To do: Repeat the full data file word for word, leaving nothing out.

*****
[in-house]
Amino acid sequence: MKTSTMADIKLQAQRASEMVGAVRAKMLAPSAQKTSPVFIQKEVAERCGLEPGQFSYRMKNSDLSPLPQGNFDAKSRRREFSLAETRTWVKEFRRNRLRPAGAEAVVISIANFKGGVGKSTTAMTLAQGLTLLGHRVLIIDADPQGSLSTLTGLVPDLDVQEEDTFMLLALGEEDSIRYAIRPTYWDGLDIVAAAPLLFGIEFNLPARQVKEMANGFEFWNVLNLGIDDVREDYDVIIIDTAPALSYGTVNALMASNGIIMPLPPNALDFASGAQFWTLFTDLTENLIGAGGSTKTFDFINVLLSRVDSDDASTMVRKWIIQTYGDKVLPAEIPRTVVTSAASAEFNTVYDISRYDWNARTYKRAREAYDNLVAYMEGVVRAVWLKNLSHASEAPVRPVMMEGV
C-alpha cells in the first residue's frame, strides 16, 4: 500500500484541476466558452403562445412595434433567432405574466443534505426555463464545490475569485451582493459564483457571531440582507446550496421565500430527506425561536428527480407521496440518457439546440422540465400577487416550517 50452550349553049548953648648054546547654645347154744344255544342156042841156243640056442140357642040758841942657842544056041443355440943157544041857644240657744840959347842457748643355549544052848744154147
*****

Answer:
[in-house]
Amino acid sequence: MKTSTMADIKLQAQRASEMVGAVRAKMLAPSAQKTSPVFIQKEVAERCGLEPGQFSYRMKNSDLSPLPQGNFDAKSRRREFSLAETRTWVKEFRRNRLRPAGAEAVVISIANFKGGVGKSTTAMTLAQGLTLLGHRVLIIDADPQGSLSTLTGLVPDLDVQEEDTFMLLALGEEDSIRYAIRPTYWDGLDIVAAAPLLFGIEFNLPARQVKEMANGFEFWNVLNLGIDDVREDYDVIIIDTAPALSYGTVNALMASNGIIMPLPPNALDFASGAQFWTLFTDLTENLIGAGGSTKTFDFINVLLSRVDSDDASTMVRKWIIQTYGDKVLPAEIPRTVVTSAASAEFNTVYDISRYDWNARTYKRAREAYDNLVAYMEGVVRAVWLKNLSHASEAPVRPVMMEGV
C-alpha cells in the first residue's frame, strides 16, 4: 500500500484541476466558452403562445412595434433567432405574466443534505426555463464545490475569485451582493459564483457571531440582507446550496421565500430527506425561536428527480407521496440518457439546440422540465400577487416550517 50452550349553049548953648648054546547654645347154744344255544342156042841156243640056442140357642040758841942657842544056041443355440943157544041857644240657744840959347842457748643355549544052848744154147